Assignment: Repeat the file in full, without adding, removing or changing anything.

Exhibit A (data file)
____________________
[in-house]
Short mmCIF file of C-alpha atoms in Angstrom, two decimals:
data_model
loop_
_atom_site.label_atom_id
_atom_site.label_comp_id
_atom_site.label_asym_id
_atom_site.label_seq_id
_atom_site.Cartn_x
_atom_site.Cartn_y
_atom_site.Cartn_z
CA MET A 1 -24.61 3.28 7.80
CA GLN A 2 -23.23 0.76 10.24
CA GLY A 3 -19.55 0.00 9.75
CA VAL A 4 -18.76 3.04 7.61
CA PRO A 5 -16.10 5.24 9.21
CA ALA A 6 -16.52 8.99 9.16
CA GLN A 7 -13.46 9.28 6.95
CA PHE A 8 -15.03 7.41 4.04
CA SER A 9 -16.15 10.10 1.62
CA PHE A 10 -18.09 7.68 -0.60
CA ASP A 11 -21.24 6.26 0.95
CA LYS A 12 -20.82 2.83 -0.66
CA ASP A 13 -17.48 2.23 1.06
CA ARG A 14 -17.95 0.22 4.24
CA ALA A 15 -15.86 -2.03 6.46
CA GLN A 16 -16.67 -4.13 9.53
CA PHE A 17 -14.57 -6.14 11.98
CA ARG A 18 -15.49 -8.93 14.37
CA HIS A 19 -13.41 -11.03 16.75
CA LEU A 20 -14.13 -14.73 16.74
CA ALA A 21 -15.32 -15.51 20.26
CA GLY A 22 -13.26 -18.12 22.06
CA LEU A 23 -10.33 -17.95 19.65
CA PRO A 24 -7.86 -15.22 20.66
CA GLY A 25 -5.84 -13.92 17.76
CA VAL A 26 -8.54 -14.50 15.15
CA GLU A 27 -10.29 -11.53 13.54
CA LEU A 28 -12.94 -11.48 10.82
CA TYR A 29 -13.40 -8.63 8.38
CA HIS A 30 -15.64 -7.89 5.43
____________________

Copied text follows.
[in-house]
Short mmCIF file of C-alpha atoms in Angstrom, two decimals:
data_model
loop_
_atom_site.label_atom_id
_atom_site.label_comp_id
_atom_site.label_asym_id
_atom_site.label_seq_id
_atom_site.Cartn_x
_atom_site.Cartn_y
_atom_site.Cartn_z
CA MET A 1 -24.61 3.28 7.80
CA GLN A 2 -23.23 0.76 10.24
CA GLY A 3 -19.55 0.00 9.75
CA VAL A 4 -18.76 3.04 7.61
CA PRO A 5 -16.10 5.24 9.21
CA ALA A 6 -16.52 8.99 9.16
CA GLN A 7 -13.46 9.28 6.95
CA PHE A 8 -15.03 7.41 4.04
CA SER A 9 -16.15 10.10 1.62
CA PHE A 10 -18.09 7.68 -0.60
CA ASP A 11 -21.24 6.26 0.95
CA LYS A 12 -20.82 2.83 -0.66
CA ASP A 13 -17.48 2.23 1.06
CA ARG A 14 -17.95 0.22 4.24
CA ALA A 15 -15.86 -2.03 6.46
CA GLN A 16 -16.67 -4.13 9.53
CA PHE A 17 -14.57 -6.14 11.98
CA ARG A 18 -15.49 -8.93 14.37
CA HIS A 19 -13.41 -11.03 16.75
CA LEU A 20 -14.13 -14.73 16.74
CA ALA A 21 -15.32 -15.51 20.26
CA GLY A 22 -13.26 -18.12 22.06
CA LEU A 23 -10.33 -17.95 19.65
CA PRO A 24 -7.86 -15.22 20.66
CA GLY A 25 -5.84 -13.92 17.76
CA VAL A 26 -8.54 -14.50 15.15
CA GLU A 27 -10.29 -11.53 13.54
CA LEU A 28 -12.94 -11.48 10.82
CA TYR A 29 -13.40 -8.63 8.38
CA HIS A 30 -15.64 -7.89 5.43